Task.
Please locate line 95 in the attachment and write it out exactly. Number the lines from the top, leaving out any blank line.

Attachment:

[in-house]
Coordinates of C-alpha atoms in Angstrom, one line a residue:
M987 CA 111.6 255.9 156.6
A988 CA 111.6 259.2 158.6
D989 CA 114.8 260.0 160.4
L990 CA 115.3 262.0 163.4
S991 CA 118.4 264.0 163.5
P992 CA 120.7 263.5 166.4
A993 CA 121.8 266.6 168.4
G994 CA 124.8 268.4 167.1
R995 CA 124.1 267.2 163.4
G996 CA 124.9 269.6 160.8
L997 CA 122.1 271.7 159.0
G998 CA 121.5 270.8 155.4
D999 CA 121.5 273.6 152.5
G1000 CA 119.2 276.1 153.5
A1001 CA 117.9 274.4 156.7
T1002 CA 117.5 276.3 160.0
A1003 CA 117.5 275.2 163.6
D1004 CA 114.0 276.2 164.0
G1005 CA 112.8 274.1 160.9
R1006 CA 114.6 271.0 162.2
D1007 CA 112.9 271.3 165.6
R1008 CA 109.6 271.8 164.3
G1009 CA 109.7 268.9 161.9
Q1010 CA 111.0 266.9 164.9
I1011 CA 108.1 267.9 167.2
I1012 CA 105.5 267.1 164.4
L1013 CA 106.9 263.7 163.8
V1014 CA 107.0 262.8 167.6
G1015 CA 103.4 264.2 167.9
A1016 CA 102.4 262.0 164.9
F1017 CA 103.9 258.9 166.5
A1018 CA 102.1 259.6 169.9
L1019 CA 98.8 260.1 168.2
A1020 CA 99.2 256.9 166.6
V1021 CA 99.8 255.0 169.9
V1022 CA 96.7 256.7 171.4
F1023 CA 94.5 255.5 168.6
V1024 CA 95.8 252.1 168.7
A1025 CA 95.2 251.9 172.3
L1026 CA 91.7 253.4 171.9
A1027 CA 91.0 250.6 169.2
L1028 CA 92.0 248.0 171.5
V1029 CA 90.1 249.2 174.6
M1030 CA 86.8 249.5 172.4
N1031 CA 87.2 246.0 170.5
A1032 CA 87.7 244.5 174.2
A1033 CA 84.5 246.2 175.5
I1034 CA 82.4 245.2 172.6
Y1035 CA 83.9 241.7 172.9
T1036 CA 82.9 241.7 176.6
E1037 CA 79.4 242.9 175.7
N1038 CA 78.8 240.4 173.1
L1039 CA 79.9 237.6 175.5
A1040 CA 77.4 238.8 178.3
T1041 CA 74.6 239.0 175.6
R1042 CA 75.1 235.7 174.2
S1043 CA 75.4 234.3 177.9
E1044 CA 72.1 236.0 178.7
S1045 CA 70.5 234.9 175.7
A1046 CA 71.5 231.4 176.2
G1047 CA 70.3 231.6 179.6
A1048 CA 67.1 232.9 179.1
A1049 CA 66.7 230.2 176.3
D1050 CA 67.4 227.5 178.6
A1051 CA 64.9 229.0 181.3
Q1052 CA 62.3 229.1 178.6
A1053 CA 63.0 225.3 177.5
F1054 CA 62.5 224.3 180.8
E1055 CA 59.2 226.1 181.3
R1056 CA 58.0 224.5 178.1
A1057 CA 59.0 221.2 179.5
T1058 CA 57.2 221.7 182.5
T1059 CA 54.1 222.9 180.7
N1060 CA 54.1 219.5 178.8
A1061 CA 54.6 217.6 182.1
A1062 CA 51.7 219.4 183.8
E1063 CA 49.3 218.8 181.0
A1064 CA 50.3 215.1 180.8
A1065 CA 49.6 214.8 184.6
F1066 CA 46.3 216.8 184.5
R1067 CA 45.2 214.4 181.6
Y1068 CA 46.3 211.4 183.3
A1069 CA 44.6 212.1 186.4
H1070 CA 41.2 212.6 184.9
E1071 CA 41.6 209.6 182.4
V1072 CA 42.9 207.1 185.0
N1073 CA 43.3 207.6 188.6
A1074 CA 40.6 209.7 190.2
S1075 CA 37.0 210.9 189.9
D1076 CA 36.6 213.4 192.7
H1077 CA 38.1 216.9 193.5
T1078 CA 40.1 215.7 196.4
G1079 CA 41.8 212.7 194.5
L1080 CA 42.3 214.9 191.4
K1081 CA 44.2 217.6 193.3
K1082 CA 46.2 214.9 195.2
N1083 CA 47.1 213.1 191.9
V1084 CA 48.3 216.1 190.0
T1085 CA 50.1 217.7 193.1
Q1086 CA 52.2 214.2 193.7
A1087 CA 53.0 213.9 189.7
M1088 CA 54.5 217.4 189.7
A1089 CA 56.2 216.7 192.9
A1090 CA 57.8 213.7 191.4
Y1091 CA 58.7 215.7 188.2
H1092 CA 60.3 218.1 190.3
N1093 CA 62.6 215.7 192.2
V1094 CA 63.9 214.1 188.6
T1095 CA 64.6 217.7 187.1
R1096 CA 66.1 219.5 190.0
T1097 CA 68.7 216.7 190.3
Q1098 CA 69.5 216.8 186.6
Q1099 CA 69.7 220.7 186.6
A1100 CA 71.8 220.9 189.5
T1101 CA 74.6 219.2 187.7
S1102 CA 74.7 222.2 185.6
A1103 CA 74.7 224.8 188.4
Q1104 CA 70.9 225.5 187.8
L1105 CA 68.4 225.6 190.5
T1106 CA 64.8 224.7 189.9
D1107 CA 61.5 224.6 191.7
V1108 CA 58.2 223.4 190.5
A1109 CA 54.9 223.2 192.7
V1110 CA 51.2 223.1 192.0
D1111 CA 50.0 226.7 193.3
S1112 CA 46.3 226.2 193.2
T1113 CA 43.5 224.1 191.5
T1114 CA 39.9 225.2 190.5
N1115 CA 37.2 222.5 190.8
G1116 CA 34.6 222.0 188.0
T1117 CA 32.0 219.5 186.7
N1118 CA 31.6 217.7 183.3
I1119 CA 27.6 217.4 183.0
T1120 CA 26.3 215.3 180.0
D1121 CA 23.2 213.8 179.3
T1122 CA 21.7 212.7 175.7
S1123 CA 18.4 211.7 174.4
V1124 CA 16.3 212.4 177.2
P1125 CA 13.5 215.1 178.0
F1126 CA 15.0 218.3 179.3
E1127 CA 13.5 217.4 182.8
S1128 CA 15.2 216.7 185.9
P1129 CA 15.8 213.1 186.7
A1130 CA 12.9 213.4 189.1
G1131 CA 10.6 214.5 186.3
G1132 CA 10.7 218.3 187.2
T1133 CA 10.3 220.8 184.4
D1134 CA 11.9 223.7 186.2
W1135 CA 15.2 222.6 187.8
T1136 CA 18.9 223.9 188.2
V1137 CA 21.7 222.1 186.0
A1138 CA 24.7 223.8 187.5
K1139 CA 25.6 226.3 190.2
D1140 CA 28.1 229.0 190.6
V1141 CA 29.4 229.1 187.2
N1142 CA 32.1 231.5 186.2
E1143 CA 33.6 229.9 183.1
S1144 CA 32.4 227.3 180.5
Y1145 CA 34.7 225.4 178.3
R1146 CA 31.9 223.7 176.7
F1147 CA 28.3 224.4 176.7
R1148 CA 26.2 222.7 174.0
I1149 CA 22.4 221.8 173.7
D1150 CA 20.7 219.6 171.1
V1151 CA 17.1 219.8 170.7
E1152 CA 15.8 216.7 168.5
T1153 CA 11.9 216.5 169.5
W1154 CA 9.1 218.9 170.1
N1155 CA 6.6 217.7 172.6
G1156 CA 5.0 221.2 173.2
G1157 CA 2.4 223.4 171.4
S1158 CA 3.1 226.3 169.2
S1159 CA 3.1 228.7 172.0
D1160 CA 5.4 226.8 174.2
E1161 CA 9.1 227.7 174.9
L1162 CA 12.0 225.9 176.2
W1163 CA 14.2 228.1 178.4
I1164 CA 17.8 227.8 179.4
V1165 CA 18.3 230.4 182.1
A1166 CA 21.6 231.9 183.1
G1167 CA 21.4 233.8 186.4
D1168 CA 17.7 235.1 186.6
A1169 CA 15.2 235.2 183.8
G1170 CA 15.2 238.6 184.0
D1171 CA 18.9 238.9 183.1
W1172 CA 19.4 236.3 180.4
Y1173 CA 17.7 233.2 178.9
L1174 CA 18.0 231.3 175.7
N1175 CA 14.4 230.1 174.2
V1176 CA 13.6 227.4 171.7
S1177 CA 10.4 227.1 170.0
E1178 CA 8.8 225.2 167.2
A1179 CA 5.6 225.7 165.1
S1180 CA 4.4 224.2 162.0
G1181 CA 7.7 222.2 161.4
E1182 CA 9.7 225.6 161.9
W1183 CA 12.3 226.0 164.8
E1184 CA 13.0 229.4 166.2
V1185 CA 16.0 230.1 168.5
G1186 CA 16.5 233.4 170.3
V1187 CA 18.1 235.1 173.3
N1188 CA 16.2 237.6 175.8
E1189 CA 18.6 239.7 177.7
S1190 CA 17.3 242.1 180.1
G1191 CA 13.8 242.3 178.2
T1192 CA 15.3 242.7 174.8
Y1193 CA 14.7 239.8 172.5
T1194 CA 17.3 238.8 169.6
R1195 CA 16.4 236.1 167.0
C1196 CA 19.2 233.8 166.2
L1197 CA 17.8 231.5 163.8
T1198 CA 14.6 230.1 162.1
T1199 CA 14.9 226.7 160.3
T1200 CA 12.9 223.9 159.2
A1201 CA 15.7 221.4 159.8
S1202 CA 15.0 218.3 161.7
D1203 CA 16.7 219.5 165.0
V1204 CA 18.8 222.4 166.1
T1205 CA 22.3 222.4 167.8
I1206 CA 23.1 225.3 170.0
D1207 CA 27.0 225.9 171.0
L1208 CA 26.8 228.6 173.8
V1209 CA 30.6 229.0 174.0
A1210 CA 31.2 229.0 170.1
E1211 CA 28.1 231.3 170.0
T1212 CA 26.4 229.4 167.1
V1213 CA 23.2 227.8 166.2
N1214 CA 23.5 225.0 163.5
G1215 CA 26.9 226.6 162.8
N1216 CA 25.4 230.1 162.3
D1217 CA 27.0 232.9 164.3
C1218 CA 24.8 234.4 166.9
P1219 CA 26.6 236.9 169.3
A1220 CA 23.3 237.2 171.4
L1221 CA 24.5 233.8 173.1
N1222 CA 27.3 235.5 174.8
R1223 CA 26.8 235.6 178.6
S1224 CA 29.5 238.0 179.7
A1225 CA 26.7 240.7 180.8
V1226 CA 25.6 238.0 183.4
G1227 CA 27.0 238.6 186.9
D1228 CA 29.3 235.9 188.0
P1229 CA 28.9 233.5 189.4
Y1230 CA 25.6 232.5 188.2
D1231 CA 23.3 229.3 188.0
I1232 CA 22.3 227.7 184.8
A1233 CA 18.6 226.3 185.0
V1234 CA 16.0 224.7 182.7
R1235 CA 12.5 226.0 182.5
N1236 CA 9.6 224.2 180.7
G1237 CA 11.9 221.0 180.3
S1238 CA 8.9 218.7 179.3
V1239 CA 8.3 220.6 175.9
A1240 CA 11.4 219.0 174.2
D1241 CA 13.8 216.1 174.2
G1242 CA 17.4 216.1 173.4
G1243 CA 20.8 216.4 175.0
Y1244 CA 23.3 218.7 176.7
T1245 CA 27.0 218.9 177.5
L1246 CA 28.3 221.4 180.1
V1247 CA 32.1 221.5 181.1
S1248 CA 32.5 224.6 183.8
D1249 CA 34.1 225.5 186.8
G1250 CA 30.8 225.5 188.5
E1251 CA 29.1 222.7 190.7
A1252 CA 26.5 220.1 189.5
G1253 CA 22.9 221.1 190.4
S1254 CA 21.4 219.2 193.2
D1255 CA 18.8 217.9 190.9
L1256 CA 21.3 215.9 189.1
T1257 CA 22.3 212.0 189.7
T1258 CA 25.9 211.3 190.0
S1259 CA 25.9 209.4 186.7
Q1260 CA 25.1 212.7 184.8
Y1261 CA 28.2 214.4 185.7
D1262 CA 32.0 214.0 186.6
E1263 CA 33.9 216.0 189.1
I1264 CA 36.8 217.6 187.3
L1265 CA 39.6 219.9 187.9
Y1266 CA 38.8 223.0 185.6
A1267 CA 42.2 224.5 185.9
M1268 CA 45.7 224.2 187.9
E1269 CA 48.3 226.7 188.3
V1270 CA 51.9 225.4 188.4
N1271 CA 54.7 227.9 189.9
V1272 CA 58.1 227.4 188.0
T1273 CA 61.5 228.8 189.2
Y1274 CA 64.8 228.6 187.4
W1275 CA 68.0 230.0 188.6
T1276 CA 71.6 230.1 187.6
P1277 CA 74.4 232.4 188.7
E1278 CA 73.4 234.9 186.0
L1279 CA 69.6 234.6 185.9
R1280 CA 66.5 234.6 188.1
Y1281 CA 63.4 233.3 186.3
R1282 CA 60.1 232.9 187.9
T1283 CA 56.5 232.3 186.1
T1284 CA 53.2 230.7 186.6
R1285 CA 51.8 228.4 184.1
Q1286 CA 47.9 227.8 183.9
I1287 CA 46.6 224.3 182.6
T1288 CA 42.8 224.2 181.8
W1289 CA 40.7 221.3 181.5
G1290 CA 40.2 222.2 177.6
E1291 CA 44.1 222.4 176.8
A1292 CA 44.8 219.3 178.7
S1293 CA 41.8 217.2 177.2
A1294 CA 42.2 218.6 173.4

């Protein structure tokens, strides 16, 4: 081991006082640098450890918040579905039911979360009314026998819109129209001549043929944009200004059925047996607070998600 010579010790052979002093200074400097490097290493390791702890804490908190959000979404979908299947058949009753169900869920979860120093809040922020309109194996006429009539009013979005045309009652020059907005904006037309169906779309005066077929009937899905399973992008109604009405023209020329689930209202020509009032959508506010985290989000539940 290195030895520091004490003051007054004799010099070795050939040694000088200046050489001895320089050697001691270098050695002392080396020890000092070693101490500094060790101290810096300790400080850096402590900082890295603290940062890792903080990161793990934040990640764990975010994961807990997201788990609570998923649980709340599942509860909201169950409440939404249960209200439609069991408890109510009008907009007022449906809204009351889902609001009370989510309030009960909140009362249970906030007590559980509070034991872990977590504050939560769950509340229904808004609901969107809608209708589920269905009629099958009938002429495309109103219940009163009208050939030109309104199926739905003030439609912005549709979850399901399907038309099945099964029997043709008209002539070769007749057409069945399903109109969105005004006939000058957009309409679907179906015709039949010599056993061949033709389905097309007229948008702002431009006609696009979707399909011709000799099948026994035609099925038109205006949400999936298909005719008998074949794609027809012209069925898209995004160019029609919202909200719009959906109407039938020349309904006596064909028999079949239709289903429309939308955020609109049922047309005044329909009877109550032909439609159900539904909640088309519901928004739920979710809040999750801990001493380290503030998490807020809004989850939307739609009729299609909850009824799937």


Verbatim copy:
G1079 CA 41.8 212.7 194.5